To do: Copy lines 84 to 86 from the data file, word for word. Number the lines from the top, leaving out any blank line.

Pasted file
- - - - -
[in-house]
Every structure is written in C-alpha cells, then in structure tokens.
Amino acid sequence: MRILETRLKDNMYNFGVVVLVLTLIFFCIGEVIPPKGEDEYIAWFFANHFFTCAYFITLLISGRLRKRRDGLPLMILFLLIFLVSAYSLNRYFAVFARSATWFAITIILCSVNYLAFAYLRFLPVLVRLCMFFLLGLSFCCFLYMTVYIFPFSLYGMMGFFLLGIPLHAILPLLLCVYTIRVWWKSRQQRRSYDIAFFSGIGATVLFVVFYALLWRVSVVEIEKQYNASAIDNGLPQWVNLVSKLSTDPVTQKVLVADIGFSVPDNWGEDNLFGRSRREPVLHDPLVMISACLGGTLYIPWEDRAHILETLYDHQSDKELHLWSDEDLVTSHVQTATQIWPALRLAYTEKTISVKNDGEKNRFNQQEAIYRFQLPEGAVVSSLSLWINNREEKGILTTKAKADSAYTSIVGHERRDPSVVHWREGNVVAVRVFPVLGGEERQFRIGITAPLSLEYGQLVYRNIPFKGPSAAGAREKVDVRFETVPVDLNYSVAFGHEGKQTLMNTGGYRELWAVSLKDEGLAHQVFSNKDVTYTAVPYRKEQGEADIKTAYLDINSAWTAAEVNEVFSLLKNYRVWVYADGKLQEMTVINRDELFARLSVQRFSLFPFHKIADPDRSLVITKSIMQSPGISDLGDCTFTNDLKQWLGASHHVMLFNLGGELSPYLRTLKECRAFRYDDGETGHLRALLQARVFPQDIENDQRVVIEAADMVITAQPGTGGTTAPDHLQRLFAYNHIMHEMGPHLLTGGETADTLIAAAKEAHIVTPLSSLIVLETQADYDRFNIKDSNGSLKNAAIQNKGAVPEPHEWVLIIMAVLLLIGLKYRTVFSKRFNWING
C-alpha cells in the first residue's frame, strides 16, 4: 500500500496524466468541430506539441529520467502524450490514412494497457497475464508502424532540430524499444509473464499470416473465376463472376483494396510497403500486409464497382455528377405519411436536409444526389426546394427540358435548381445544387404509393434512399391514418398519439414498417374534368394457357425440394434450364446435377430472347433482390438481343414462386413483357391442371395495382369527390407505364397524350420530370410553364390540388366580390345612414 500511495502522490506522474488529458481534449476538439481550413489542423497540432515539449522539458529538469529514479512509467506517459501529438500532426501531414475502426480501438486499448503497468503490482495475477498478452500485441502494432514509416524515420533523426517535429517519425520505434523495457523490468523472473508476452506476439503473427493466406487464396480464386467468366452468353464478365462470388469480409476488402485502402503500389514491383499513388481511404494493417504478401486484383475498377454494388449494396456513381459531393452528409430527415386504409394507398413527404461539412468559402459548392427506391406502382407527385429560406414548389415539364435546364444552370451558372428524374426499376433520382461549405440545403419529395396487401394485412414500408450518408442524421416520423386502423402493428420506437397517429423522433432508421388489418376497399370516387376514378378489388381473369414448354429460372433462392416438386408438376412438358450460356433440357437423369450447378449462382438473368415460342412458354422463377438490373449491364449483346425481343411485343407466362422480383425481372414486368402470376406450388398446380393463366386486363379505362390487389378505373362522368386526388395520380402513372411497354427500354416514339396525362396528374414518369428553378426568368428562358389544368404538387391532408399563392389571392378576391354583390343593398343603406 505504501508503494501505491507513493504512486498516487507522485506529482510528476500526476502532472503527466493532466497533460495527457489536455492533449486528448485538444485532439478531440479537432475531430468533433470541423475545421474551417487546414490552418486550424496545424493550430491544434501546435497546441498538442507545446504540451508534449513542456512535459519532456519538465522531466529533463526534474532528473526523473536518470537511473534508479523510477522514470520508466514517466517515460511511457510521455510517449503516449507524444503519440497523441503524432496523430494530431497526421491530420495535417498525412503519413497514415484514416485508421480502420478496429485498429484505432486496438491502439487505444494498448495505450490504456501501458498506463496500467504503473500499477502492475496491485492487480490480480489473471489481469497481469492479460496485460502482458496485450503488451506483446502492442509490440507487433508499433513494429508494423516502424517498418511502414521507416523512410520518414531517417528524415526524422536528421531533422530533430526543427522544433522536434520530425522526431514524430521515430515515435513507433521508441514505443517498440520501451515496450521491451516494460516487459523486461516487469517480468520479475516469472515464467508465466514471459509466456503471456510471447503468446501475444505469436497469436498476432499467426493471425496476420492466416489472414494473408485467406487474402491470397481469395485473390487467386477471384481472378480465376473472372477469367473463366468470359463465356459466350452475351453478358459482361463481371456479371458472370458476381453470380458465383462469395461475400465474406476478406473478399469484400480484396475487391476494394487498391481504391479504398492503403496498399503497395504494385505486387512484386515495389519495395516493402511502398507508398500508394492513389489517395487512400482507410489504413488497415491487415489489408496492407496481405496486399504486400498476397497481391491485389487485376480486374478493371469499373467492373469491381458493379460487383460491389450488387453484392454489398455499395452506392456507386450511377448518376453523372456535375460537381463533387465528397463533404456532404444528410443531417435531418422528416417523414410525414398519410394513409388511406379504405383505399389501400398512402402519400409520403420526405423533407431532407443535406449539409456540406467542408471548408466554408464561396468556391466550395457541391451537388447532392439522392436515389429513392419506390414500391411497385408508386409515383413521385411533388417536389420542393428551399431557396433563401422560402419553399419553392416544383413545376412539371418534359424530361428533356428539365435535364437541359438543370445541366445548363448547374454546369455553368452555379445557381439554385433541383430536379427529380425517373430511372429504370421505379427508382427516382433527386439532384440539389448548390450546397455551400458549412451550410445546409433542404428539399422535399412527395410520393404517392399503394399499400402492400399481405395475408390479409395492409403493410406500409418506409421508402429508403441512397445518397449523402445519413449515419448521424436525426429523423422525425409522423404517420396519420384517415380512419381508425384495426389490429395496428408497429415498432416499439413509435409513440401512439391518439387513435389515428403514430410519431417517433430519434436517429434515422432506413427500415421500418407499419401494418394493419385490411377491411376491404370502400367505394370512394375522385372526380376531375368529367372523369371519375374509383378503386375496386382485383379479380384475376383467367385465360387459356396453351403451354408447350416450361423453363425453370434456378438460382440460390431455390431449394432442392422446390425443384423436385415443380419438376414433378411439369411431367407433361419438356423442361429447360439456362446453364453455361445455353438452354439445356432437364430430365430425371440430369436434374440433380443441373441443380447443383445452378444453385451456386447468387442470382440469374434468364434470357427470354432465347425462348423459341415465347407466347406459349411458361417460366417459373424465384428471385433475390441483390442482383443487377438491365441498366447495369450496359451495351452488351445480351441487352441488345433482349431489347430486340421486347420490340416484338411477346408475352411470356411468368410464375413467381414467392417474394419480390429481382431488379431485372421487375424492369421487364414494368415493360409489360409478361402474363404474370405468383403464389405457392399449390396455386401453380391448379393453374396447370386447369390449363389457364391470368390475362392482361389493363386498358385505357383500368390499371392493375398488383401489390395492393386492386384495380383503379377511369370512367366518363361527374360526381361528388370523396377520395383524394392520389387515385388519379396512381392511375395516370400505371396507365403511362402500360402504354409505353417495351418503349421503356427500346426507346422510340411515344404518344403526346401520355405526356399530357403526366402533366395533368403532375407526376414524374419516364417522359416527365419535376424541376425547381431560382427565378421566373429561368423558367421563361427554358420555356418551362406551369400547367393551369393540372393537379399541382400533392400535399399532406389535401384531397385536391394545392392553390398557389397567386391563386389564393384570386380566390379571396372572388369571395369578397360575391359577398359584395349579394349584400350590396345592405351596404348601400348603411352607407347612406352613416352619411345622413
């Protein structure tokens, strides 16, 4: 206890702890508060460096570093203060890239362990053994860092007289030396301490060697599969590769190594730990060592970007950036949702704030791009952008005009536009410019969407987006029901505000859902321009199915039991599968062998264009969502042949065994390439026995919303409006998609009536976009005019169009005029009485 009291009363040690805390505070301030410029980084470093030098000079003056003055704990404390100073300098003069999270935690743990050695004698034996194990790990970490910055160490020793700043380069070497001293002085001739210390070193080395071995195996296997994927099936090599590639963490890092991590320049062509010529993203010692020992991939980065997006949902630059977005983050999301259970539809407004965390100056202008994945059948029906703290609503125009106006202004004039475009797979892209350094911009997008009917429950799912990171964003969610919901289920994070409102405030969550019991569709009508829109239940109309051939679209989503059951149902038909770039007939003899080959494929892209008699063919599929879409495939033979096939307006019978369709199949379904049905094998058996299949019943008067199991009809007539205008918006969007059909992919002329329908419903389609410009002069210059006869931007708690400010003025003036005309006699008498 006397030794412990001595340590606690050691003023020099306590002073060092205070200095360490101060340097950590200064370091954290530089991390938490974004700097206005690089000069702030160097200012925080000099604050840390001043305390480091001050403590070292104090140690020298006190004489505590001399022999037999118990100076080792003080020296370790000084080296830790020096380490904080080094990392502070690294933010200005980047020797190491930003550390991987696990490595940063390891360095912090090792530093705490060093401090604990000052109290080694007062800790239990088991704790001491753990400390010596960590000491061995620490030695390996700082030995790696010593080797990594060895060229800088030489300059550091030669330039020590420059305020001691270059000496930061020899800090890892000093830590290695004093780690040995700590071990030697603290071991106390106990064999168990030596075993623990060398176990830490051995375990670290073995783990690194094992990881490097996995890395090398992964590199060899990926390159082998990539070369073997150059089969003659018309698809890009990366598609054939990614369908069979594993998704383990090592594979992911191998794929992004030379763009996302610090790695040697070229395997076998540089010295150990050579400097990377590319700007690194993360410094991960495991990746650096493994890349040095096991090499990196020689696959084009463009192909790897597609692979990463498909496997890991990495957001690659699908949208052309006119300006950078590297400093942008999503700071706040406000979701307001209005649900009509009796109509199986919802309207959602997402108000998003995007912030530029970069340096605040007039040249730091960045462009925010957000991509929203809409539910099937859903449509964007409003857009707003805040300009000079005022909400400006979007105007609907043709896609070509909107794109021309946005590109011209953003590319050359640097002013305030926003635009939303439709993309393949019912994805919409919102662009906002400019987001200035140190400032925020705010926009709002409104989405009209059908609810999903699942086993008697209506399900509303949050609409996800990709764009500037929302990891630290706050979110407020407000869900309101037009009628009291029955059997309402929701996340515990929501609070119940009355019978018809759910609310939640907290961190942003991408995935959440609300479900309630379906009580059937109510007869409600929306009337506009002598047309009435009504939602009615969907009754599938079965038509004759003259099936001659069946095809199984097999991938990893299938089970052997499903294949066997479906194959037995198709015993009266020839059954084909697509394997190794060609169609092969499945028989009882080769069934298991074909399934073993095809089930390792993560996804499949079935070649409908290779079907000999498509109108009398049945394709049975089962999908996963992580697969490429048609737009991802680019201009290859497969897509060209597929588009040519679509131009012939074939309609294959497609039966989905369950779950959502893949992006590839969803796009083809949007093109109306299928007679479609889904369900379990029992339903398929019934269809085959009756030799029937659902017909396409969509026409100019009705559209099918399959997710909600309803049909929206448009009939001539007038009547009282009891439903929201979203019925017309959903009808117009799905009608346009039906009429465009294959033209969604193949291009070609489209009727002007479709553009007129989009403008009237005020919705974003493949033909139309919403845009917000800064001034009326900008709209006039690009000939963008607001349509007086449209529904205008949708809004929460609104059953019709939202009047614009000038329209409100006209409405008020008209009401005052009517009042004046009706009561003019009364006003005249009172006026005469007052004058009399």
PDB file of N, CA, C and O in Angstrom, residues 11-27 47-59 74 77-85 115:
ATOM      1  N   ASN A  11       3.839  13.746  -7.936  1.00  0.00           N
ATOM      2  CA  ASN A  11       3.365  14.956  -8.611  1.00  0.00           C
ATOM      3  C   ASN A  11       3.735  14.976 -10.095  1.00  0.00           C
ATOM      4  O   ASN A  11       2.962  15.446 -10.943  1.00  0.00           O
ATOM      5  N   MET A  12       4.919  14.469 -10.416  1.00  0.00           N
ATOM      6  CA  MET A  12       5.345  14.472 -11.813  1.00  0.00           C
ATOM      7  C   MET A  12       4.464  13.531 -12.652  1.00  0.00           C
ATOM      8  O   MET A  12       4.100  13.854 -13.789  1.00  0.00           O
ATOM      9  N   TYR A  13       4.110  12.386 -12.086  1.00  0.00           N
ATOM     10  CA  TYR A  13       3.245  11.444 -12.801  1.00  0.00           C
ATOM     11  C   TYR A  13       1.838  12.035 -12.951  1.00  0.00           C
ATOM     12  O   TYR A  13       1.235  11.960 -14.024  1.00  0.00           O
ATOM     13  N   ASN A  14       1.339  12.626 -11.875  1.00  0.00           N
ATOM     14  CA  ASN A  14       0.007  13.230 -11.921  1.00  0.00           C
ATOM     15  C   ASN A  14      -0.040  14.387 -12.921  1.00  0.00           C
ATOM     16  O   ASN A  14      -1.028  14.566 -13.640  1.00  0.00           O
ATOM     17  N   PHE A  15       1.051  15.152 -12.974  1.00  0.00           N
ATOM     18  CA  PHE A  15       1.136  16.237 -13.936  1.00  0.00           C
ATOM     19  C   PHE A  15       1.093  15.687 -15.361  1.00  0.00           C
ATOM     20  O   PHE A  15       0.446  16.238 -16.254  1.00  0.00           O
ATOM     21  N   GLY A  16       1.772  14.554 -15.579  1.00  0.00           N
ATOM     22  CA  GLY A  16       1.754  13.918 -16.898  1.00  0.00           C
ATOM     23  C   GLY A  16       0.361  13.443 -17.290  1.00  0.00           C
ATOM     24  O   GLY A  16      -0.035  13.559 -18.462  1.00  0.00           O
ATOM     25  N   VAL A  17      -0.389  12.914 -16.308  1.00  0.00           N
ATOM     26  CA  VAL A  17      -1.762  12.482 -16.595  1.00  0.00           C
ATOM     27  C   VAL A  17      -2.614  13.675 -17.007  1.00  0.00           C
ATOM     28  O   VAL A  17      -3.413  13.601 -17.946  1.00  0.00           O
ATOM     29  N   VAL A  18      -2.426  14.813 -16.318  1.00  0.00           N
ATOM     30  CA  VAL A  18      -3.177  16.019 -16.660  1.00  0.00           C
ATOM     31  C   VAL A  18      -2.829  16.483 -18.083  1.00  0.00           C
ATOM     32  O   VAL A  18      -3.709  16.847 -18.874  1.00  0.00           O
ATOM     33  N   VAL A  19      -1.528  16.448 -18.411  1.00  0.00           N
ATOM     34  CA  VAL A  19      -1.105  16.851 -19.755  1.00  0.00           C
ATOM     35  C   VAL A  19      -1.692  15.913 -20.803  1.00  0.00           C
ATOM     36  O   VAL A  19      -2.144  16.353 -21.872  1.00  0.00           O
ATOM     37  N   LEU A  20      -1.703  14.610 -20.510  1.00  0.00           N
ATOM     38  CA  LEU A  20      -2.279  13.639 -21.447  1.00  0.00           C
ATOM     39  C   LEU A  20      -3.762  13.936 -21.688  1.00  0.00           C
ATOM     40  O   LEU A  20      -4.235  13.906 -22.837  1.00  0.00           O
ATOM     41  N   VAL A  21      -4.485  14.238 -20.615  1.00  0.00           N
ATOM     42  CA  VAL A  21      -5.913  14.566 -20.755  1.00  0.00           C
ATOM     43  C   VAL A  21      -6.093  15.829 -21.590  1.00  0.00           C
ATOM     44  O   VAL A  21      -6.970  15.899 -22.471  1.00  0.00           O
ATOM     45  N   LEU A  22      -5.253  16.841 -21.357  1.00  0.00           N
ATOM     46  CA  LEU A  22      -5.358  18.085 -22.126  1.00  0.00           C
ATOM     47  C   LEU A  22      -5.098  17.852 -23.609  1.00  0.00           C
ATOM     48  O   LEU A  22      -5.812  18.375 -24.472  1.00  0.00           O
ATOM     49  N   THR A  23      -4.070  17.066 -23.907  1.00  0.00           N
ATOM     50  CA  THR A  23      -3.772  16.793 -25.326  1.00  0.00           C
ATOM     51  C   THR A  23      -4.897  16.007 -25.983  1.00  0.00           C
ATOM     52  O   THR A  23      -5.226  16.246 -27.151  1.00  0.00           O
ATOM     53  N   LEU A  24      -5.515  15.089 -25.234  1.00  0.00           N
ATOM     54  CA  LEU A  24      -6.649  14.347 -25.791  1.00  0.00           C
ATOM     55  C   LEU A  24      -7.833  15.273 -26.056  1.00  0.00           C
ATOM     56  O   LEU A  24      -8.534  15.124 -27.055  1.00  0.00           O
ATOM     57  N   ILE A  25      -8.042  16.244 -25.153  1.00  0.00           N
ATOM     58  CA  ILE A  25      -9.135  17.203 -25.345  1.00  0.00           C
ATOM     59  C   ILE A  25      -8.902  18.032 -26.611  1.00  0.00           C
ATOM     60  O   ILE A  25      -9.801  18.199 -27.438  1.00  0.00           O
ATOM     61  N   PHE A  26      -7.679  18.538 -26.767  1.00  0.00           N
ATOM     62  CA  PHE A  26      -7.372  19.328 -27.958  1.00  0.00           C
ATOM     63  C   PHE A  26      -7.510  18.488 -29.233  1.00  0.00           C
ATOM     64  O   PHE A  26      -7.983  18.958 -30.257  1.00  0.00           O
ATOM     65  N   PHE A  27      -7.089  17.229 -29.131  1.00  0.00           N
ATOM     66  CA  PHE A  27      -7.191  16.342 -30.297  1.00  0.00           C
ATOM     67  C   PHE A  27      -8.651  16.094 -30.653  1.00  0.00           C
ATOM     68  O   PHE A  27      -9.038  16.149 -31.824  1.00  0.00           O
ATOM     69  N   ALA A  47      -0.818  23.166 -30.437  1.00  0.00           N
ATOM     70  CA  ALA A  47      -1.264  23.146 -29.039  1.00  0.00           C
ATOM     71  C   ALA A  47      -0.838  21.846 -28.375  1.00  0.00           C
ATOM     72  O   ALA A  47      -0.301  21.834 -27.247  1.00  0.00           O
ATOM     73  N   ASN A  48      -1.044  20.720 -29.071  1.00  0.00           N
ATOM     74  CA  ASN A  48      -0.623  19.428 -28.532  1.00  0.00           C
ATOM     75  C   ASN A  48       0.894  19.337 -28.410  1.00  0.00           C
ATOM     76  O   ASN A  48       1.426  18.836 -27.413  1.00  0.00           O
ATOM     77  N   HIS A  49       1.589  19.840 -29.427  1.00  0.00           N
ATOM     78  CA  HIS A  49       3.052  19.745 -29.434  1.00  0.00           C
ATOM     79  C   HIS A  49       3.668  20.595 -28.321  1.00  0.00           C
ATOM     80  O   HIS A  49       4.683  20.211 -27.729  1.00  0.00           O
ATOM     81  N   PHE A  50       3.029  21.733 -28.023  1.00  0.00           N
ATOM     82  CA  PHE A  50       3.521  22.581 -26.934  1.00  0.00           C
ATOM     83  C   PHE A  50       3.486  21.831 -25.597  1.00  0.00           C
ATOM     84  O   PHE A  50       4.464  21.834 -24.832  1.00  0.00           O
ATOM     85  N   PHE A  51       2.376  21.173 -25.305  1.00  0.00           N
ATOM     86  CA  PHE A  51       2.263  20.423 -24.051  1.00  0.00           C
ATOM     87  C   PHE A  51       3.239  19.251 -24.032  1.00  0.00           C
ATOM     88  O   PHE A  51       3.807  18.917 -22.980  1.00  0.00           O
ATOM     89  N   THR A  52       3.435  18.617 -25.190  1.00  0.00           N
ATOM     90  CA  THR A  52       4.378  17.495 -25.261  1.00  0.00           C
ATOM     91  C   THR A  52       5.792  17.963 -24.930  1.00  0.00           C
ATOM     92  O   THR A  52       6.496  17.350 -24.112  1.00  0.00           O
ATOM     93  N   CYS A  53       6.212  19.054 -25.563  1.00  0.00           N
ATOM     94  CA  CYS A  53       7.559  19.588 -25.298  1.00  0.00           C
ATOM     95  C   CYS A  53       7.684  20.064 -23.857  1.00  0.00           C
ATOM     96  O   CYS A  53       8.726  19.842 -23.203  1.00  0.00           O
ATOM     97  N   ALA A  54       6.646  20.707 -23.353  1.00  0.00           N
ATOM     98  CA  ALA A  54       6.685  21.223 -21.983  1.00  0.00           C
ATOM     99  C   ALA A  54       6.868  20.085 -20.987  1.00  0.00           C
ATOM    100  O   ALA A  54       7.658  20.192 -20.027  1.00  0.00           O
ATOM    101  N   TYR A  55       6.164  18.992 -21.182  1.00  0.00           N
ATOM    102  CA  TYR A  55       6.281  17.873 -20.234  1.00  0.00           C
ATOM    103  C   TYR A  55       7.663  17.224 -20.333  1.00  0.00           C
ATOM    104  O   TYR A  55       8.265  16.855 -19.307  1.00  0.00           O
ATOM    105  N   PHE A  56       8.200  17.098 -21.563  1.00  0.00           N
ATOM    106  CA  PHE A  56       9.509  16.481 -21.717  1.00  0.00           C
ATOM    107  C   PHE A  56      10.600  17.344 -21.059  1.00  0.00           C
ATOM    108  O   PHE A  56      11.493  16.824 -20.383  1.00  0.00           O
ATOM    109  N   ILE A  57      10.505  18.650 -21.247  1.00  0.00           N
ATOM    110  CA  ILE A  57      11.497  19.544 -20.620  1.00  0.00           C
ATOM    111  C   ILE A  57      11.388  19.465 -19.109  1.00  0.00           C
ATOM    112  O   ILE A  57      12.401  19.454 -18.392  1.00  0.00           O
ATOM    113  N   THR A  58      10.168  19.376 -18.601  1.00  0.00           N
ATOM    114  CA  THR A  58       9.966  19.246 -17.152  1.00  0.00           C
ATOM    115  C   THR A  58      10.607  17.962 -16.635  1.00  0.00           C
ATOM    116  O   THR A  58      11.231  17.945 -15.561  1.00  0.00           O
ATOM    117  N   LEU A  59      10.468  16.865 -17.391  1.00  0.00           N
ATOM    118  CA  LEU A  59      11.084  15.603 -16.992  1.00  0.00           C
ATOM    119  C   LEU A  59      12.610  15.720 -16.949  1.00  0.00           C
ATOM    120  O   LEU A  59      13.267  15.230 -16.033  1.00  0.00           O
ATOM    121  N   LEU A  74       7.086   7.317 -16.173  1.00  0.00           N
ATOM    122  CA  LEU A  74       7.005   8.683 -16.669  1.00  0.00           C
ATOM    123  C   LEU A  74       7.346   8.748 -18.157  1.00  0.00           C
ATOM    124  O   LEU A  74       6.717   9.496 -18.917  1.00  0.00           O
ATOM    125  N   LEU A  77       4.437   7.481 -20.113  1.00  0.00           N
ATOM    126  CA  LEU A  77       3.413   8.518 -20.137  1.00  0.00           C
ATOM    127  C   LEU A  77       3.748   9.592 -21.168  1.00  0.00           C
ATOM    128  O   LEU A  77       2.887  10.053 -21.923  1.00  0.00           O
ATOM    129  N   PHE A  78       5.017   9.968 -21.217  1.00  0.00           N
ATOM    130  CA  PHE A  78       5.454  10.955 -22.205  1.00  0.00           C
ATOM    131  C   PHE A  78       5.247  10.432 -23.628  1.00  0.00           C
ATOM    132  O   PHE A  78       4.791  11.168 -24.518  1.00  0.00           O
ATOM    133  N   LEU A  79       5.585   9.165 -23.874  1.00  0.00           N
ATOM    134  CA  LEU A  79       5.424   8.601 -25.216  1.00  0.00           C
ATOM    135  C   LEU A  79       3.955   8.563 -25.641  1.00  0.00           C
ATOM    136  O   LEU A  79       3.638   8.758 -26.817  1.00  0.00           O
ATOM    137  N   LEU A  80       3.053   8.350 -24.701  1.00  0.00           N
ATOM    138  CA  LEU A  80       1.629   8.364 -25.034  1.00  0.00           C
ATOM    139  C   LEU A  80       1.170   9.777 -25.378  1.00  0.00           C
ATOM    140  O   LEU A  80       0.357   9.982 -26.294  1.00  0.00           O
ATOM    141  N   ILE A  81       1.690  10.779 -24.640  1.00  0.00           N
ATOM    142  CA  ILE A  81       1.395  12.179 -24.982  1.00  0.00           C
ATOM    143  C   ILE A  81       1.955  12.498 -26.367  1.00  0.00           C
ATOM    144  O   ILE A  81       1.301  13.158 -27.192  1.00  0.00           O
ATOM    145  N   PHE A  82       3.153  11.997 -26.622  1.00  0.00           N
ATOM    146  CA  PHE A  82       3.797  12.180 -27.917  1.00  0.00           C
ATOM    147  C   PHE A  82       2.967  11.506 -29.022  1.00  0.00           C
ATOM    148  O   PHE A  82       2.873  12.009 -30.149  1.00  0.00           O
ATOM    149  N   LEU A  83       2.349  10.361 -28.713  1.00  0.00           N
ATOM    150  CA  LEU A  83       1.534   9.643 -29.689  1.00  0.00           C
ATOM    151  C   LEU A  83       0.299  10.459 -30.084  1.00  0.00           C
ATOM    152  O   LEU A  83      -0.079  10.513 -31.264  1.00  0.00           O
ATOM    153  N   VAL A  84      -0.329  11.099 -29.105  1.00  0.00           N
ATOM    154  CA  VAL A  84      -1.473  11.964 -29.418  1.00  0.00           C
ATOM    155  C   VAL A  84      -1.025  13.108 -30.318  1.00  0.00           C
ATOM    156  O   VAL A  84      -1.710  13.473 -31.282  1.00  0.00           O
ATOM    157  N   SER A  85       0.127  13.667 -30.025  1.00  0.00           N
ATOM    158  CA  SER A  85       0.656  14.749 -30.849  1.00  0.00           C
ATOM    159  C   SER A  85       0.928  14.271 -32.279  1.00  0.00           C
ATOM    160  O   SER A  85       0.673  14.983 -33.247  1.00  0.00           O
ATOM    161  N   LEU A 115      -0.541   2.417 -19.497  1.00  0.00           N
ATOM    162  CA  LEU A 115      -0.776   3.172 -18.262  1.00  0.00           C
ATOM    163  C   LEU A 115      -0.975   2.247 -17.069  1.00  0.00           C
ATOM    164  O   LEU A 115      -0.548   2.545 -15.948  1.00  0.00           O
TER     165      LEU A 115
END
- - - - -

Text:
ATOM     78  CA  HIS A  49       3.052  19.745 -29.434  1.00  0.00           C
ATOM     79  C   HIS A  49       3.668  20.595 -28.321  1.00  0.00           C
ATOM     80  O   HIS A  49       4.683  20.211 -27.729  1.00  0.00           O